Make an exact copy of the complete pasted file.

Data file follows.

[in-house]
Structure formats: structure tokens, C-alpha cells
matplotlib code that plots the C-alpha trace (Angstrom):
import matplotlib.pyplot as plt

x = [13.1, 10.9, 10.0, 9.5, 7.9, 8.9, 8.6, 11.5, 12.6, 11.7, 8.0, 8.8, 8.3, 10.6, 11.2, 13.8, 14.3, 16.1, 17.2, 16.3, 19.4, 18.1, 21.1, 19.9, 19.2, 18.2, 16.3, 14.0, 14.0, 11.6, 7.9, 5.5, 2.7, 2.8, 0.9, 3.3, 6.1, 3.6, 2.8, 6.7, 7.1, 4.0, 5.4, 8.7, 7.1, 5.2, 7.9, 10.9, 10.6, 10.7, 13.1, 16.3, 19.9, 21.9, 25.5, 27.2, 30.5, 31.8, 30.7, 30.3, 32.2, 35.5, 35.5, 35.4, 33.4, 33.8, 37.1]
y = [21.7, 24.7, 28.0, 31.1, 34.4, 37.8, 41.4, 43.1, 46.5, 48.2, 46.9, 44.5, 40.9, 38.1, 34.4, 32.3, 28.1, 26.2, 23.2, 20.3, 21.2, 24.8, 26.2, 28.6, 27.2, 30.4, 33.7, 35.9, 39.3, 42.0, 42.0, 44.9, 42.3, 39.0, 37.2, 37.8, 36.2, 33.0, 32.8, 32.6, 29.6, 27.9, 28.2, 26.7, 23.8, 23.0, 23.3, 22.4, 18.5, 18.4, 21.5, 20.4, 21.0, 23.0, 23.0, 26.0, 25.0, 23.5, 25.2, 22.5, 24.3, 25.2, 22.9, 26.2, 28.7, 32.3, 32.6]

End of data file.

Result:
[in-house]
Structure formats: structure tokens, C-alpha cells
matplotlib code that plots the C-alpha trace (Angstrom):
import matplotlib.pyplot as plt

x = [13.1, 10.9, 10.0, 9.5, 7.9, 8.9, 8.6, 11.5, 12.6, 11.7, 8.0, 8.8, 8.3, 10.6, 11.2, 13.8, 14.3, 16.1, 17.2, 16.3, 19.4, 18.1, 21.1, 19.9, 19.2, 18.2, 16.3, 14.0, 14.0, 11.6, 7.9, 5.5, 2.7, 2.8, 0.9, 3.3, 6.1, 3.6, 2.8, 6.7, 7.1, 4.0, 5.4, 8.7, 7.1, 5.2, 7.9, 10.9, 10.6, 10.7, 13.1, 16.3, 19.9, 21.9, 25.5, 27.2, 30.5, 31.8, 30.7, 30.3, 32.2, 35.5, 35.5, 35.4, 33.4, 33.8, 37.1]
y = [21.7, 24.7, 28.0, 31.1, 34.4, 37.8, 41.4, 43.1, 46.5, 48.2, 46.9, 44.5, 40.9, 38.1, 34.4, 32.3, 28.1, 26.2, 23.2, 20.3, 21.2, 24.8, 26.2, 28.6, 27.2, 30.4, 33.7, 35.9, 39.3, 42.0, 42.0, 44.9, 42.3, 39.0, 37.2, 37.8, 36.2, 33.0, 32.8, 32.6, 29.6, 27.9, 28.2, 26.7, 23.8, 23.0, 23.3, 22.4, 18.5, 18.4, 21.5, 20.4, 21.0, 23.0, 23.0, 26.0, 25.0, 23.5, 25.2, 22.5, 24.3, 25.2, 22.9, 26.2, 28.7, 32.3, 32.6]